The enormous, sprawling Place de la Concorde in Paris is constantly abuzz with cars and crowds. As one of the capital's' largest squares, Concorde seems to embody the elegance and historic power of Paris. But it can also feel a little overwhelming, especially when you just happen upon it. What are some of the area's best attractions? From lush, flower-lined gardens to vibrant shopping strips and world-class art museums these are the top 8 things to do on and around Concorde.
See the Luxor Obelisk
Looming at the hectic center of the Concorde Square is the Luxor Obelisk, a 3,000-year old ancient Egyptian artifact that once stood outside the Luxor Temple. Its twin remains there. With its slightly golden, dramatically pointed peak and elaborate hieroglyphics, the 75-foot monument is a testament to grandeur and power. It seems fitting, then, that it would be chosen for the Place de la Concorde, associated with royal and imperial might for centuries. While you can't actually climb this interesting monument, admiring it from up close and from different angles can be awe-inspiring. Try to go for photos early in the morning or after dusk for the best light.
The hustle-and-bustle atmosphere on the Place de la Concorde can be a bit exhausting. The good news? It's easy to make a quick getaway to a haven of peace and tranquility: the Jardin des Tuileries. This formal garden, once the property of French royalty who lived at the adjoining Palais du Louvre, is teeming with greenery, lush blooms and poetic pathways. Enjoy a picnic on a bench there, or take a quiet stroll through its lanes to admire flowers in bloom and gurgling fountains. If you feel up for it, you can even go check out the Louvre Museum at its eastern edge.
One underappreciated museum situated at the western edge of the Tuileries and the Place de la Concorde is the Orangerie. Its permanent collection includes a stunning series of full-scale mural paintings from Claude Monet, entitled "Nymphéas" (Waterlilies). The master impressionist created them as a meditation on peace in the interim period between World War I and II. This is now one of the best places to beeline to in the capital when you're seeking a break from the urban grind.
Browse Concept Shops & Boutiques on Rue St. Honoré
Up for some casual boutique browsing or window-shopping? Just blocks away from Concorde is the Rue St. Honoré, one of the city's most-coveted shopping districts. Lined with boutiques, concept stores, chocolate shops, cafes, perfume and accessory makers, it's an ideal place for a leisurely morning or afternoon stroll. Even if you're not in the mood to buy anything, the St. Honoré district is worth a look.
See more about what to do on and around this fashionable street in our complete guide to the Louvre-Tuileries district.
Crossing over the Pont de la Concorde bridge, it's just a hop, skip and a jump over to the breathtaking art collections at the Musée d'Orsay. Home to hundreds of masterpieces from the likes of Manet, Monet, Courbet, Renoir, Matisse, Degas, Caillebotte and countless others, the Orsay museum is an essential destination for anyone interested in learning about the birth of modern art. Spend a couple of hours taking in the mesmerizing pastels of Degas' ballerinas, or the bold expressionist colors of Gaugin's landscapes.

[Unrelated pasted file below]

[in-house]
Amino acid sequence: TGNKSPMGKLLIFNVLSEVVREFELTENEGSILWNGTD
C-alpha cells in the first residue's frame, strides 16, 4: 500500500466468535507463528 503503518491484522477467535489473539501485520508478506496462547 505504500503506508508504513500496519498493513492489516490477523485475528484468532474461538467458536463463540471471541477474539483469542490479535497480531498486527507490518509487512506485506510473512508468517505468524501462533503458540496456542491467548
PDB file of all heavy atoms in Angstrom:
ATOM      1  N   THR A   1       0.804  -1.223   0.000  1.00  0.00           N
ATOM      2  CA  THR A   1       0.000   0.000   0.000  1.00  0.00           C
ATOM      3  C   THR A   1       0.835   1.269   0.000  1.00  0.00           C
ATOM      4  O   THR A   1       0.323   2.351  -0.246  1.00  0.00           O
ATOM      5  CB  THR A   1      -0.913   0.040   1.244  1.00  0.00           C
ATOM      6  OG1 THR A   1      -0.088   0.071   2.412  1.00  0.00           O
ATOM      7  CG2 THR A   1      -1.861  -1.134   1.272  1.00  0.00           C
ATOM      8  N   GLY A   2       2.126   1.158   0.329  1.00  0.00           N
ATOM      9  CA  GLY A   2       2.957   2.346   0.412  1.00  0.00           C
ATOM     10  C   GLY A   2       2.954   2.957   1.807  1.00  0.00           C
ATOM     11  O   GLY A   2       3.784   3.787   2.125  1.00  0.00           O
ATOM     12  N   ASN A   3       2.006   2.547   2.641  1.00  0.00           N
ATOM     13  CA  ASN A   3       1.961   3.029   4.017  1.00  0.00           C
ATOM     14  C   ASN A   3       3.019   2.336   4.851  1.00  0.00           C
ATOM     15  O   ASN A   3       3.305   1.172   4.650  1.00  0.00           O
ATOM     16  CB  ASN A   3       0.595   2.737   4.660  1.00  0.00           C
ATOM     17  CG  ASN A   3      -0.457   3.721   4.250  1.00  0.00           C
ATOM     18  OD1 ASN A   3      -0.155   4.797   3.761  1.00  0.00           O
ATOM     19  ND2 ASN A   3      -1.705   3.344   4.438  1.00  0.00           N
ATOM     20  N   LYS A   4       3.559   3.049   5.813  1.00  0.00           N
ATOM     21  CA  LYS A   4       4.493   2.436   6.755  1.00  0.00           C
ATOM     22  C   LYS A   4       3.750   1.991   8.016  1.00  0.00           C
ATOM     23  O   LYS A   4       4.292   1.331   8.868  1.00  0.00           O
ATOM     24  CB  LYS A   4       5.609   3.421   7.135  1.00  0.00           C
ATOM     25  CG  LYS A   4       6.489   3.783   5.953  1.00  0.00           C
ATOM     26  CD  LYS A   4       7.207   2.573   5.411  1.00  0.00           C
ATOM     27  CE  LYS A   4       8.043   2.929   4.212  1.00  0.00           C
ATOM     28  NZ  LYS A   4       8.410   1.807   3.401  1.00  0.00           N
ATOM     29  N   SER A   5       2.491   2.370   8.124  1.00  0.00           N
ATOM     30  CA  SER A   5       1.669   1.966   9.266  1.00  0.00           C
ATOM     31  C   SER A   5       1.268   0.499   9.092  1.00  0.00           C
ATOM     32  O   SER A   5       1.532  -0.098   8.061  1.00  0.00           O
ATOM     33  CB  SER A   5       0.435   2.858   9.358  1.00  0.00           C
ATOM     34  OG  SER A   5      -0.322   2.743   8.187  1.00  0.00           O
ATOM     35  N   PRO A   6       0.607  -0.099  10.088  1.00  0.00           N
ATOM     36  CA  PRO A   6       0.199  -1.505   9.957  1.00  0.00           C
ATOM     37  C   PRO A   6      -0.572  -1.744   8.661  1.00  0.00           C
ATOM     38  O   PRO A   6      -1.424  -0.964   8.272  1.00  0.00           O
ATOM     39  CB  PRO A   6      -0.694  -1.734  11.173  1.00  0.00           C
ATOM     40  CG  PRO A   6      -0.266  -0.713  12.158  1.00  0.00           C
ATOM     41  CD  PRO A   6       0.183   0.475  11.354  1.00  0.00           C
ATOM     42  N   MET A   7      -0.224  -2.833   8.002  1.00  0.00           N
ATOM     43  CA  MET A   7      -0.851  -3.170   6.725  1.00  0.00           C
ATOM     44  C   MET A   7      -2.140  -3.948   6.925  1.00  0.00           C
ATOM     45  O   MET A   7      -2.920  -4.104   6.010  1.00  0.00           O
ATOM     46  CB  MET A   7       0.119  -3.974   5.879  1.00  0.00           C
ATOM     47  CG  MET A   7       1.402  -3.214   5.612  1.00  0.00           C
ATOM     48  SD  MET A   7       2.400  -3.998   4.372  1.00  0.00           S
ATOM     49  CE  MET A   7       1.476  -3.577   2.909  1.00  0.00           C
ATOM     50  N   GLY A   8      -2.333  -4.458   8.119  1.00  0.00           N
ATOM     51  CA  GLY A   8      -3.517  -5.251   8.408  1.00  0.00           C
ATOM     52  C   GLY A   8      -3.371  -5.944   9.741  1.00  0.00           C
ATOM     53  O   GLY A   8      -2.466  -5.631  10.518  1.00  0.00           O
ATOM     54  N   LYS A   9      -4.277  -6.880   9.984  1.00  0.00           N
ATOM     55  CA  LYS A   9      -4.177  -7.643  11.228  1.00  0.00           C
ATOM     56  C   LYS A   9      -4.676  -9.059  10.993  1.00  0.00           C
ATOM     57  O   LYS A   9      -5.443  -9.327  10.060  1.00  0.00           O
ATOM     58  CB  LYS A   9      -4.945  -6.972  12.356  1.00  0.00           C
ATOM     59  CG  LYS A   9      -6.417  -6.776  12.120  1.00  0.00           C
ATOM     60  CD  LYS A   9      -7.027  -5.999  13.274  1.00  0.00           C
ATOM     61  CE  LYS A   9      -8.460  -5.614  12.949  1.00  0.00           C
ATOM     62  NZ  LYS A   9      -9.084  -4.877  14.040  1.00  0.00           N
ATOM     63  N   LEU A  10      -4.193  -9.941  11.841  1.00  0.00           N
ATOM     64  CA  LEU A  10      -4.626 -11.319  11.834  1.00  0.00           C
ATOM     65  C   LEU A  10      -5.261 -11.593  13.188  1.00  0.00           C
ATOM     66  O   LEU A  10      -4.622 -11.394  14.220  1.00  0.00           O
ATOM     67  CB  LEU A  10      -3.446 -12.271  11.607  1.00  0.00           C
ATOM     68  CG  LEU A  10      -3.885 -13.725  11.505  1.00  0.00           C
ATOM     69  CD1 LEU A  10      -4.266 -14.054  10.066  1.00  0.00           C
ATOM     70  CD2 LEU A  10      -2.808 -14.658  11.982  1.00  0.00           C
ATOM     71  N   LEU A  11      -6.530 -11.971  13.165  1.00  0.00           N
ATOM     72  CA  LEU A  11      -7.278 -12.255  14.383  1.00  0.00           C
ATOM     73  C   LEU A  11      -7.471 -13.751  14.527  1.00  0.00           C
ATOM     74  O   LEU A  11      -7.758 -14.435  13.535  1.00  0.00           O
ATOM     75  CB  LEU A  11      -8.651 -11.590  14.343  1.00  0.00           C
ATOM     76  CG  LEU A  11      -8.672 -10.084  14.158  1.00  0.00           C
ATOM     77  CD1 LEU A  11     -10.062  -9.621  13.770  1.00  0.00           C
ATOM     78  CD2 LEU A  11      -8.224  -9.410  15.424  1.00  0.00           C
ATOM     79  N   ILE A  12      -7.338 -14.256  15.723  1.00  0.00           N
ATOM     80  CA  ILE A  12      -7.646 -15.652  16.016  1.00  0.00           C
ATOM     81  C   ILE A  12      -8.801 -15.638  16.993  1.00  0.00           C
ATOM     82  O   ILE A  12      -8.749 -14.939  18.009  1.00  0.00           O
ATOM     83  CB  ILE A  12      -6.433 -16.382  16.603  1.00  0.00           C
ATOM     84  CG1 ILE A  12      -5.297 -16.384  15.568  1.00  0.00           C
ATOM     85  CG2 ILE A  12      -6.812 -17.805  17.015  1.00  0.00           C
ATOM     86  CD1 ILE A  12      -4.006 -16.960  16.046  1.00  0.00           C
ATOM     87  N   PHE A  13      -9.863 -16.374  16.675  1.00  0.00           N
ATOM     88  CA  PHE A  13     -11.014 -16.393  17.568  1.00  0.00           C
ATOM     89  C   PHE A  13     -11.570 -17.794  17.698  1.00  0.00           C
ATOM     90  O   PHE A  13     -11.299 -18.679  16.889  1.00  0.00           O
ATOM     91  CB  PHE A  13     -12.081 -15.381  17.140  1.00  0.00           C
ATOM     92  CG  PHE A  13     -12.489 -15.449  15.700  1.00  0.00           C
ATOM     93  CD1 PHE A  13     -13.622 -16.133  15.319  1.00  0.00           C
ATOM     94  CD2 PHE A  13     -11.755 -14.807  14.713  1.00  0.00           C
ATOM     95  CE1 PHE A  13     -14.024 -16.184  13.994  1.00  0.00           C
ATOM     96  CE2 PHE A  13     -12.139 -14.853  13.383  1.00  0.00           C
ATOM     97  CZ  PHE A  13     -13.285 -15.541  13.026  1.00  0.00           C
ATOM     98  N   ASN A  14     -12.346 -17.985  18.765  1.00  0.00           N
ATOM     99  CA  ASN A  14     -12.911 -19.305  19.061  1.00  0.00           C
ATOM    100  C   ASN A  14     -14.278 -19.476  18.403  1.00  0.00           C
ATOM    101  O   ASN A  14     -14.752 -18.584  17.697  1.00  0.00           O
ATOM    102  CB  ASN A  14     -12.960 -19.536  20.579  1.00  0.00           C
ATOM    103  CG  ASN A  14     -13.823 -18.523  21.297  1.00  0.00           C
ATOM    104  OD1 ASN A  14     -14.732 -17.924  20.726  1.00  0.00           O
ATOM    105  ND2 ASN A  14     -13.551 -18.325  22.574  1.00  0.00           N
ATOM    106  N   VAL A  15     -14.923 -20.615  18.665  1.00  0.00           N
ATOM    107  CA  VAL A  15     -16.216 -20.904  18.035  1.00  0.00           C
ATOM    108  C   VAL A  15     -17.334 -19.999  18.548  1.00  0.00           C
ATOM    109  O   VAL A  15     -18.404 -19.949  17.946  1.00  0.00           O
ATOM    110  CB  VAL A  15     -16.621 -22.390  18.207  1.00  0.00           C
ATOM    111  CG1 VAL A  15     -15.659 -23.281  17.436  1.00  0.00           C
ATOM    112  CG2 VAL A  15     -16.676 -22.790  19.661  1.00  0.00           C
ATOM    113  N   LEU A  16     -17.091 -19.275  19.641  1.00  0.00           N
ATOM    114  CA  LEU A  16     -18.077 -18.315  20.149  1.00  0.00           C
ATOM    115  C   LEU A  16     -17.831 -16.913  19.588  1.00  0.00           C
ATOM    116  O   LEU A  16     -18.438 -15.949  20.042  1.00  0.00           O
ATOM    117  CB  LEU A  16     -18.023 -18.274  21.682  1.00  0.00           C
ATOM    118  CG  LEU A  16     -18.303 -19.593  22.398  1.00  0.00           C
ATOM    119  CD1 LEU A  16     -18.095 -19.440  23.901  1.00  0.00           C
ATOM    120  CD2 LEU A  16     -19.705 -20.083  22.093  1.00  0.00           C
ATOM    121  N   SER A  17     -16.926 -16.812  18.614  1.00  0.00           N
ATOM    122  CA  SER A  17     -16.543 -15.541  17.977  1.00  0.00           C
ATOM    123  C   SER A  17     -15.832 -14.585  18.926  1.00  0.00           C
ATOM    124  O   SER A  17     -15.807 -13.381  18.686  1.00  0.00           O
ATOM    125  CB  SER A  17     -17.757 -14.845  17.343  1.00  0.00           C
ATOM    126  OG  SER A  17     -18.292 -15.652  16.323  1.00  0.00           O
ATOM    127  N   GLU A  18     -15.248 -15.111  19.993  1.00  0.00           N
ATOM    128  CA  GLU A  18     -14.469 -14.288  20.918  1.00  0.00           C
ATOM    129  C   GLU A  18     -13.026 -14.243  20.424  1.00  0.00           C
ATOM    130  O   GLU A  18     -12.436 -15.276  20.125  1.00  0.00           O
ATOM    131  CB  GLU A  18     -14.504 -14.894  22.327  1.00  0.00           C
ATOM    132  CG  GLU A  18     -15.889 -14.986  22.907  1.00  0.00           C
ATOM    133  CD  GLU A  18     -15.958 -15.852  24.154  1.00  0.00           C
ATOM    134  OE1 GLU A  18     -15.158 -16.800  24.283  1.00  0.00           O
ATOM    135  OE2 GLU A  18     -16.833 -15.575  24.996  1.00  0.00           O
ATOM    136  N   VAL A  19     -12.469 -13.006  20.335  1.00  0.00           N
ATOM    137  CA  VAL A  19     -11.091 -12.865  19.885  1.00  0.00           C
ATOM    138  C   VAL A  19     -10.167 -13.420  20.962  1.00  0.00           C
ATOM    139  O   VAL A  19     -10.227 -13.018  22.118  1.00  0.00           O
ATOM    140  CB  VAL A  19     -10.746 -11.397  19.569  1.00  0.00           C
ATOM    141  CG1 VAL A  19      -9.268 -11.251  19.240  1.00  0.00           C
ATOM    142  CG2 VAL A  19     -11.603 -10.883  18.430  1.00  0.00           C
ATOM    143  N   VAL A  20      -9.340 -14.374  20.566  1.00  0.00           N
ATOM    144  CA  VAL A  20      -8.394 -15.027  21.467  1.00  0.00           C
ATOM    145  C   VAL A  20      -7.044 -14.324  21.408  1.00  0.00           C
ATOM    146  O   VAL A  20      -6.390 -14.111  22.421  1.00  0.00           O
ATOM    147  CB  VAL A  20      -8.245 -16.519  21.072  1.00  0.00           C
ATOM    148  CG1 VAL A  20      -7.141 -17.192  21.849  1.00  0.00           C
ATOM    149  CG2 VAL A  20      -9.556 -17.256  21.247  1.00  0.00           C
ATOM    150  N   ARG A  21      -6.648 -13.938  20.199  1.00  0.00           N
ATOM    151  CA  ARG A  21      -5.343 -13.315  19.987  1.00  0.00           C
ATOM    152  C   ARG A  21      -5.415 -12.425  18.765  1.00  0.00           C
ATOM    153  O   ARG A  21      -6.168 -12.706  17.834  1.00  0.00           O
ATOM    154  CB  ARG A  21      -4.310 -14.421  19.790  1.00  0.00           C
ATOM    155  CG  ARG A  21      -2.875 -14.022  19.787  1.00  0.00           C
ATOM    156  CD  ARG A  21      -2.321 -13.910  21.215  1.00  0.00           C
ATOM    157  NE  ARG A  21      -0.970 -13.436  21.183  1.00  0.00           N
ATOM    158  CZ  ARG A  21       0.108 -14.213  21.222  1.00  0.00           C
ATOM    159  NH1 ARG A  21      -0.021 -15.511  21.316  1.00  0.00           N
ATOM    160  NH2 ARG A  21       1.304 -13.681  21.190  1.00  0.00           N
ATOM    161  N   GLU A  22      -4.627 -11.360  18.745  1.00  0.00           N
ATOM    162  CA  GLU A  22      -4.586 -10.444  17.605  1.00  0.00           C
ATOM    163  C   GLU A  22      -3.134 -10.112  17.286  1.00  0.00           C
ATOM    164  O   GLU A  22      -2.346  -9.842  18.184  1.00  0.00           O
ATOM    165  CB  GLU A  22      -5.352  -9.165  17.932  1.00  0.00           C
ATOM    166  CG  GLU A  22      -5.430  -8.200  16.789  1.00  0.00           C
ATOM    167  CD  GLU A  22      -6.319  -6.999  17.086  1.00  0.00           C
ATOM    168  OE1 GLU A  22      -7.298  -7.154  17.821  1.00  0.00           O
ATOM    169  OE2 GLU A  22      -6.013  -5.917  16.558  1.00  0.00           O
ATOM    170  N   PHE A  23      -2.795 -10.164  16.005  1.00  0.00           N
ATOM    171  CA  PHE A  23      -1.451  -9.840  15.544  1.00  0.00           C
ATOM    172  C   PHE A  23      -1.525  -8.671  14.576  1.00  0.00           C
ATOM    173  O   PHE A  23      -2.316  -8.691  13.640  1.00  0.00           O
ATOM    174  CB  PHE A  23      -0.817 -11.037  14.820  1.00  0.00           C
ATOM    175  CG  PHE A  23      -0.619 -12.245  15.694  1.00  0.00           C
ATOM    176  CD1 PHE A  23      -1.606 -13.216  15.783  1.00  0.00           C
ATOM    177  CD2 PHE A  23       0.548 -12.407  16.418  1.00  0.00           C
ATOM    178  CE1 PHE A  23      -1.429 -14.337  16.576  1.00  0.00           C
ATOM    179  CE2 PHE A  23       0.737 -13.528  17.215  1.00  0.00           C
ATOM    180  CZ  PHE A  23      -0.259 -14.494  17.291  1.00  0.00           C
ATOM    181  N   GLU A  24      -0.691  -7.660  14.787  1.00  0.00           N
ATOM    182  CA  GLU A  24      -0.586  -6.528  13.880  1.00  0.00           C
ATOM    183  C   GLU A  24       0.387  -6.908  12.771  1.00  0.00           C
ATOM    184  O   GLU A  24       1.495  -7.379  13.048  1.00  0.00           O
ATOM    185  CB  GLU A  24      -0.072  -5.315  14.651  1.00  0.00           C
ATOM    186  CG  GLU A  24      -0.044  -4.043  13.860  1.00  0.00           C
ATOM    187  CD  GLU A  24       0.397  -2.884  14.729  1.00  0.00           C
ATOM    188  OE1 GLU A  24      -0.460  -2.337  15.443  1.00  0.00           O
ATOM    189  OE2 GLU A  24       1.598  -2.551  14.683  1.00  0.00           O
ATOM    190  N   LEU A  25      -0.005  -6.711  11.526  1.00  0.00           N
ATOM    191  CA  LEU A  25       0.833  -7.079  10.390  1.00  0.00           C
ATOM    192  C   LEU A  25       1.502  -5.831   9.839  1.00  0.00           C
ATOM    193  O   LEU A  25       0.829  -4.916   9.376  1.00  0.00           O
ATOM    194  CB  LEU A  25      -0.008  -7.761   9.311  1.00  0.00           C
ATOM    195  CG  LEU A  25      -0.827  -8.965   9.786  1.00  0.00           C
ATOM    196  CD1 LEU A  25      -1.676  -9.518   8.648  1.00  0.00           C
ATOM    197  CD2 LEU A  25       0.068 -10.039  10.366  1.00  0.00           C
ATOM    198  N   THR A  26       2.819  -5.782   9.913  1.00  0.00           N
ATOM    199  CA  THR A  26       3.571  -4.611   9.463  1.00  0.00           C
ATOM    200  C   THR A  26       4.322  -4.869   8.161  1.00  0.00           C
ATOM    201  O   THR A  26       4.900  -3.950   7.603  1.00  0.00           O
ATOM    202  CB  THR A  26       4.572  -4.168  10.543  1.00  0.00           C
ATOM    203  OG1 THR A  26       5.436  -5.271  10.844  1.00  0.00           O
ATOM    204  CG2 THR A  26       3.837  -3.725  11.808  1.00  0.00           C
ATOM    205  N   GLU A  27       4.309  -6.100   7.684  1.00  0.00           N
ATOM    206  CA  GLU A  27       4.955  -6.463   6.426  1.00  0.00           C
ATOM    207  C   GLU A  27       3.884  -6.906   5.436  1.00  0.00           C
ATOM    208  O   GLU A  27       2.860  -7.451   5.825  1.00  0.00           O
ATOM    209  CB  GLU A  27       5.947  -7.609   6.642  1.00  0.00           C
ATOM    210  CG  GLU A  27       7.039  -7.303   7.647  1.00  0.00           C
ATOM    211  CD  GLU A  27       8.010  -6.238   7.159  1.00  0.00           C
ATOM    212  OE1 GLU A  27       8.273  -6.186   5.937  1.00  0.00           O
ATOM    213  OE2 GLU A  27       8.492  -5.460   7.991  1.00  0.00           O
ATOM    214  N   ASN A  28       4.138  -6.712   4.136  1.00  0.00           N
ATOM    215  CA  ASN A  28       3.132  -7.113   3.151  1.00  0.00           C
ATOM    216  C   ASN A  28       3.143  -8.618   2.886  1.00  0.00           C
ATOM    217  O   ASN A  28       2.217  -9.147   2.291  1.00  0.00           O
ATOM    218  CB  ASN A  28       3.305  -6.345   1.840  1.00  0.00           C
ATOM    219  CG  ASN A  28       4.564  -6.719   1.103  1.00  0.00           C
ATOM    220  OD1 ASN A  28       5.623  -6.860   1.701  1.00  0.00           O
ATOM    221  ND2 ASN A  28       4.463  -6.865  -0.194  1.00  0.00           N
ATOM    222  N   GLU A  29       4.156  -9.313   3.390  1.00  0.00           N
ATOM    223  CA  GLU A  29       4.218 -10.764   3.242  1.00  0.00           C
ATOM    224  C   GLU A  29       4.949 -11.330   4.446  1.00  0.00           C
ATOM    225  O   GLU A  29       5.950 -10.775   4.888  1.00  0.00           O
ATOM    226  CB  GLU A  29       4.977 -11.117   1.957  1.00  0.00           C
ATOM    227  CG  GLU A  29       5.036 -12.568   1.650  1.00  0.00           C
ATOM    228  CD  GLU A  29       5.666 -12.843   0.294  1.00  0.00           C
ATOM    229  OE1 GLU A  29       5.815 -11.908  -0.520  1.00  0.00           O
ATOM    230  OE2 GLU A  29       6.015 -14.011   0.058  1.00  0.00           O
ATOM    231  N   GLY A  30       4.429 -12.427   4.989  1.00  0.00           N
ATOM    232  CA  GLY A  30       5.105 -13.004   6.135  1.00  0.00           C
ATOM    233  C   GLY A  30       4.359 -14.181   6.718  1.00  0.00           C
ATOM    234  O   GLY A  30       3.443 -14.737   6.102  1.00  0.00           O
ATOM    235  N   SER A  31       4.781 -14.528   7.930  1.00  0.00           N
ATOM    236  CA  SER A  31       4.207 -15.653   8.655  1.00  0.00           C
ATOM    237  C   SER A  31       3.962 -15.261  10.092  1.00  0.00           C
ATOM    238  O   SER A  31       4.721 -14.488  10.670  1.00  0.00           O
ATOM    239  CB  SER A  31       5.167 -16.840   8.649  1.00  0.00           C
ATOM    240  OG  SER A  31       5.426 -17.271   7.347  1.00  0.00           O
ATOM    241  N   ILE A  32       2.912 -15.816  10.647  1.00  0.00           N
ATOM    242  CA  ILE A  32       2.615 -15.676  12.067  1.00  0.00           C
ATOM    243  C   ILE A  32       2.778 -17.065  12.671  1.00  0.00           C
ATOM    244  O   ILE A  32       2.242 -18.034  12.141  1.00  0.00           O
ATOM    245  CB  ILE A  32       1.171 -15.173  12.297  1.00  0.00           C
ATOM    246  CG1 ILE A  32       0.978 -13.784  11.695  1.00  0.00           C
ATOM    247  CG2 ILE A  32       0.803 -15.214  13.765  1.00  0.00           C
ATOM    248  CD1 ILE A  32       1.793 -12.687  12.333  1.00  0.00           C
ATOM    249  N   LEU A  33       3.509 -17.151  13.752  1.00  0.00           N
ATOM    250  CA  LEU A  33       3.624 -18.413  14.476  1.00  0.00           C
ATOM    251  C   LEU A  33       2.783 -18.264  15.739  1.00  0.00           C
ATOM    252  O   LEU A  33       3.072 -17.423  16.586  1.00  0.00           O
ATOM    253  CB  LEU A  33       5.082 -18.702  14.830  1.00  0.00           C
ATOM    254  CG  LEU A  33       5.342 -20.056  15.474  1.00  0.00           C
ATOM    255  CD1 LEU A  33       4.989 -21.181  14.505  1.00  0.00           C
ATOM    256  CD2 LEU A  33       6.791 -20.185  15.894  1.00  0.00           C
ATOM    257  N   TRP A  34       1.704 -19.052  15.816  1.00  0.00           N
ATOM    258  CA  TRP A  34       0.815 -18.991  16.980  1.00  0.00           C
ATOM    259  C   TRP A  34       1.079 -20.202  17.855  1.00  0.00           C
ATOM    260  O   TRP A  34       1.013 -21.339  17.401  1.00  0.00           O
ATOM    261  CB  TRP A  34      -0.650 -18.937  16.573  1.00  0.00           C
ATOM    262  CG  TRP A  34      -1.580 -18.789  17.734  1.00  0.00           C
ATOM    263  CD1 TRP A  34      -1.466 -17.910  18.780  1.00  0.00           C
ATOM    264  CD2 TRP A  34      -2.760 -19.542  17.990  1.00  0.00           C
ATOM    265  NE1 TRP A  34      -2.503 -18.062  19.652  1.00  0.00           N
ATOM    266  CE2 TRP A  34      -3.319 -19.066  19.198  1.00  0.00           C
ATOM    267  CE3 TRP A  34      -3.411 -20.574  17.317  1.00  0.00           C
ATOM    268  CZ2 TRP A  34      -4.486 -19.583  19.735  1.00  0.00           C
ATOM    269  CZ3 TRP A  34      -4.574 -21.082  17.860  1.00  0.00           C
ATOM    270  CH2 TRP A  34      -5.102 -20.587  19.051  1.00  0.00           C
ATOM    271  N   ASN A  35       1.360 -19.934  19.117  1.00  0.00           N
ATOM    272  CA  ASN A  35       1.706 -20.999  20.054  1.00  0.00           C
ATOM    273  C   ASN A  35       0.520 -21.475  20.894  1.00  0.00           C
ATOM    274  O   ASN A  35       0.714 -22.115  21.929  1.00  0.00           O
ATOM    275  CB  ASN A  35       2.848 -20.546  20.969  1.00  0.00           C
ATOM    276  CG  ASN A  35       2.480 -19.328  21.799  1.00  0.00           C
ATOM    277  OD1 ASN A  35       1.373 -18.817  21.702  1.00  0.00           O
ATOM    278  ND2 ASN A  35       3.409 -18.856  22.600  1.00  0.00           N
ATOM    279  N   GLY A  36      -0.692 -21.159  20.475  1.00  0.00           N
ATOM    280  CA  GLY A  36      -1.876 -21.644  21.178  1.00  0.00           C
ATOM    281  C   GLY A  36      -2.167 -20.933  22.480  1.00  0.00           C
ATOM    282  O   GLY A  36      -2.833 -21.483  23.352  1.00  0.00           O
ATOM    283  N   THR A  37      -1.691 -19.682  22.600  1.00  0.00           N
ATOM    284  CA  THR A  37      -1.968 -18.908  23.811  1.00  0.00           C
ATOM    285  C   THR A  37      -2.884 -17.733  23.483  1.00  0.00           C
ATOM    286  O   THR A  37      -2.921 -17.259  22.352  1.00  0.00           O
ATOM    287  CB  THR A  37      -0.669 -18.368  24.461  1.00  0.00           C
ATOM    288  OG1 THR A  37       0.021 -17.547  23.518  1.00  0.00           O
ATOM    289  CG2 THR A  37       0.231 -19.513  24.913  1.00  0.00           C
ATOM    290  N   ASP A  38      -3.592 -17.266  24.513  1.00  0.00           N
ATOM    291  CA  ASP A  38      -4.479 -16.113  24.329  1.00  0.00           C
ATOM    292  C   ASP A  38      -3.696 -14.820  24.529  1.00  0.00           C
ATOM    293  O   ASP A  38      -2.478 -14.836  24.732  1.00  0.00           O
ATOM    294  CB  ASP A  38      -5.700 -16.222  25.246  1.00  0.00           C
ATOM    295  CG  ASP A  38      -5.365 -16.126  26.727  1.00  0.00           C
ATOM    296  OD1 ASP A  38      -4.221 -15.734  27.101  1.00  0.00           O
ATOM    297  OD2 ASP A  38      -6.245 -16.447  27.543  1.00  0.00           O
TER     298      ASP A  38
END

Home to some of the best hot chocolate in Paris — rich, creamy and indulgent — Angelina is a Viennese-style tearoom not far from the Concorde, on the Rue de Rivoli. On a wintery day, little is cozier than ducking into this establishment circa 1900, pulling up a chair, admiring the ornate decor and sipping something warm and delicious. Angelina's selection of pastries is also tempting. This makes for an ideal break between visiting the nearby Louvre, Tuileries or Musée d'Orsay.
Bask in the Beauty of Place Vendome
Yearning to get away from the traffic and the exhaust fumes that sometimes mar the beauty of the Place de la Concorde? Take the Rue Castiglione up to the much quieter, mostly-pedestrian Place Vendome. First built at the beginning of the 18th century as a royal square, its ornate buildings have some of the same design elements as the lavish Palais de Versailles. The enormous column that stands at the center of the square is actually an 1874 reconstruction of a bronze predecessor erected by the Emperor Napoleon I.
Walk around the regal, photogenic square, take a few memory shots, and browse the luxury boutiques — from Cartier to Boucheron — dotted on both sides. Not to worry: if you just feel like window-shopping, the outside displays offer plenty to gawk at.
The Place Vendome leads into Rue de la Paix, which offers easy access to the stunning Opera Garnier to the northeast.
If you have some time before or after dinner, stop in at the iconic Ritz Hotel on Place Vendome for cocktails at the Hemingway Bar. This is a legendary spot where American novelist Ernest Hemingway reputedly drank to excess, and perhaps even succeeded in expelling members of the Nazi Gestapo after World War II ended. His friend F. Scott Fitzgerald was also a frequent patron. Today, it's simply one of the chicest hotel bars in Paris, but you don't need to spend a fortune to bask in the history and, well, ritziness of it all.